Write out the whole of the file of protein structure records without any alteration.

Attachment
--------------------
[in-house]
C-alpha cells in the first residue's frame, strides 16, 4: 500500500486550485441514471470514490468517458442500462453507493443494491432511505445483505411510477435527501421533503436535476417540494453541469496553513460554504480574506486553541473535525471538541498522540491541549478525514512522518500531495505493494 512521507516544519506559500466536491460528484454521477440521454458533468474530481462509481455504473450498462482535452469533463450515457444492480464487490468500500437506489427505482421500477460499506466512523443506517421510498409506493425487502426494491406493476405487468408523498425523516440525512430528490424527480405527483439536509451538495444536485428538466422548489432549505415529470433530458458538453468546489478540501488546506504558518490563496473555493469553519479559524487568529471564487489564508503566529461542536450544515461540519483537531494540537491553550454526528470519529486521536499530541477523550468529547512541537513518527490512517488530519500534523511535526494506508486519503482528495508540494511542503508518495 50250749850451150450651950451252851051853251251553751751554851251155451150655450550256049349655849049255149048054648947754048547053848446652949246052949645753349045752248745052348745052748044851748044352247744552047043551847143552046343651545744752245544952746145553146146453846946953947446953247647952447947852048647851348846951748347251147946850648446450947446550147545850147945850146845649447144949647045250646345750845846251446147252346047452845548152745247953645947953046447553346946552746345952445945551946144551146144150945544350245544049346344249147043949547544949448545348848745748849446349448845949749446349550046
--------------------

[in-house]
C-alpha cells in the first residue's frame, strides 16, 4: 500500500486550485441514471470514490468517458442500462453507493443494491432511505445483505411510477435527501421533503436535476417540494453541469496553513460554504480574506486553541473535525471538541498522540491541549478525514512522518500531495505493494 512521507516544519506559500466536491460528484454521477440521454458533468474530481462509481455504473450498462482535452469533463450515457444492480464487490468500500437506489427505482421500477460499506466512523443506517421510498409506493425487502426494491406493476405487468408523498425523516440525512430528490424527480405527483439536509451538495444536485428538466422548489432549505415529470433530458458538453468546489478540501488546506504558518490563496473555493469553519479559524487568529471564487489564508503566529461542536450544515461540519483537531494540537491553550454526528470519529486521536499530541477523550468529547512541537513518527490512517488530519500534523511535526494506508486519503482528495508540494511542503508518495 50250749850451150450651950451252851051853251251553751751554851251155451150655450550256049349655849049255149048054648947754048547053848446652949246052949645753349045752248745052348745052748044851748044352247744552047043551847143552046343651545744752245544952746145553146146453846946953947446953247647952447947852048647851348846951748347251147946850648446450947446550147545850147945850146845649447144949647045250646345750845846251446147252346047452845548152745247953645947953046447553346946552746345952445945551946144551146144150945544350245544049346344249147043949547544949448545348848745748849446349448845949749446349550046